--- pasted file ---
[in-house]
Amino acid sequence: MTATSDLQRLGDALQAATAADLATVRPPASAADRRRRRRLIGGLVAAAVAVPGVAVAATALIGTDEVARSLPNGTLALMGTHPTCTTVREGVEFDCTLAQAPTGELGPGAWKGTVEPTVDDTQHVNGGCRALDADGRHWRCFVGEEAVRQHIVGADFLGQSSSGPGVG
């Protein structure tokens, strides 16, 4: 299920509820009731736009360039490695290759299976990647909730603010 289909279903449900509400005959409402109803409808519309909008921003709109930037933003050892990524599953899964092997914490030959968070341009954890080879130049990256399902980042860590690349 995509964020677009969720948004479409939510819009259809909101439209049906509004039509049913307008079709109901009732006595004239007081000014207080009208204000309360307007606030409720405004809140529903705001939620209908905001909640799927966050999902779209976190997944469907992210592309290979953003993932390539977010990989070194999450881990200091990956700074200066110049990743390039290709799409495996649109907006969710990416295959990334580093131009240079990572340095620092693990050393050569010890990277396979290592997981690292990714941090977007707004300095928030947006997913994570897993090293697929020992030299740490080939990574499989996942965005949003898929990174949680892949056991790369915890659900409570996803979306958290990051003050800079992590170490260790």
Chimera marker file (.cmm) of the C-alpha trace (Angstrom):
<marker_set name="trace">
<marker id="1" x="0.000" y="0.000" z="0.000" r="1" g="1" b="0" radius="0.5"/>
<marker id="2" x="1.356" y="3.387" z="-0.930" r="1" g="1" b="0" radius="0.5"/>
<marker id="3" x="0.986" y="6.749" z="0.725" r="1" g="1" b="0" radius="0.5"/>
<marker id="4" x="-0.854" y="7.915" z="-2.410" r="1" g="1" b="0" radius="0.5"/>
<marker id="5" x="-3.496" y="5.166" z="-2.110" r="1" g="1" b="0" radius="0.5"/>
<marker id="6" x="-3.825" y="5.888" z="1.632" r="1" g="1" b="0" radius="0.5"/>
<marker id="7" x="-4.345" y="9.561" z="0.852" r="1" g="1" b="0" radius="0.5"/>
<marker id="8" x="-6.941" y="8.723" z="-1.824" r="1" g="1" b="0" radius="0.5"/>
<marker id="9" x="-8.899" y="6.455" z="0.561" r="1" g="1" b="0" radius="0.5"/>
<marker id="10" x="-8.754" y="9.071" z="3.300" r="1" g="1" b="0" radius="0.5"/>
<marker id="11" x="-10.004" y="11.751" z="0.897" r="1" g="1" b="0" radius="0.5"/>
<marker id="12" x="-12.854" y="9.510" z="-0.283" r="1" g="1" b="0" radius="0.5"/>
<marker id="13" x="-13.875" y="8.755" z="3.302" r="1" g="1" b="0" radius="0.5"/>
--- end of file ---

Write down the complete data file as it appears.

[in-house]
Amino acid sequence: MTATSDLQRLGDALQAATAADLATVRPPASAADRRRRRRLIGGLVAAAVAVPGVAVAATALIGTDEVARSLPNGTLALMGTHPTCTTVREGVEFDCTLAQAPTGELGPGAWKGTVEPTVDDTQHVNGGCRALDADGRHWRCFVGEEAVRQHIVGADFLGQSSSGPGVG
């Protein structure tokens, strides 16, 4: 299920509820009731736009360039490695290759299976990647909730603010 289909279903449900509400005959409402109803409808519309909008921003709109930037933003050892990524599953899964092997914490030959968070341009954890080879130049990256399902980042860590690349 995509964020677009969720948004479409939510819009259809909101439209049906509004039509049913307008079709109901009732006595004239007081000014207080009208204000309360307007606030409720405004809140529903705001939620209908905001909640799927966050999902779209976190997944469907992210592309290979953003993932390539977010990989070194999450881990200091990956700074200066110049990743390039290709799409495996649109907006969710990416295959990334580093131009240079990572340095620092693990050393050569010890990277396979290592997981690292990714941090977007707004300095928030947006997913994570897993090293697929020992030299740490080939990574499989996942965005949003898929990174949680892949056991790369915890659900409570996803979306958290990051003050800079992590170490260790």
Chimera marker file (.cmm) of the C-alpha trace (Angstrom):
<marker_set name="trace">
<marker id="1" x="0.000" y="0.000" z="0.000" r="1" g="1" b="0" radius="0.5"/>
<marker id="2" x="1.356" y="3.387" z="-0.930" r="1" g="1" b="0" radius="0.5"/>
<marker id="3" x="0.986" y="6.749" z="0.725" r="1" g="1" b="0" radius="0.5"/>
<marker id="4" x="-0.854" y="7.915" z="-2.410" r="1" g="1" b="0" radius="0.5"/>
<marker id="5" x="-3.496" y="5.166" z="-2.110" r="1" g="1" b="0" radius="0.5"/>
<marker id="6" x="-3.825" y="5.888" z="1.632" r="1" g="1" b="0" radius="0.5"/>
<marker id="7" x="-4.345" y="9.561" z="0.852" r="1" g="1" b="0" radius="0.5"/>
<marker id="8" x="-6.941" y="8.723" z="-1.824" r="1" g="1" b="0" radius="0.5"/>
<marker id="9" x="-8.899" y="6.455" z="0.561" r="1" g="1" b="0" radius="0.5"/>
<marker id="10" x="-8.754" y="9.071" z="3.300" r="1" g="1" b="0" radius="0.5"/>
<marker id="11" x="-10.004" y="11.751" z="0.897" r="1" g="1" b="0" radius="0.5"/>
<marker id="12" x="-12.854" y="9.510" z="-0.283" r="1" g="1" b="0" radius="0.5"/>
<marker id="13" x="-13.875" y="8.755" z="3.302" r="1" g="1" b="0" radius="0.5"/>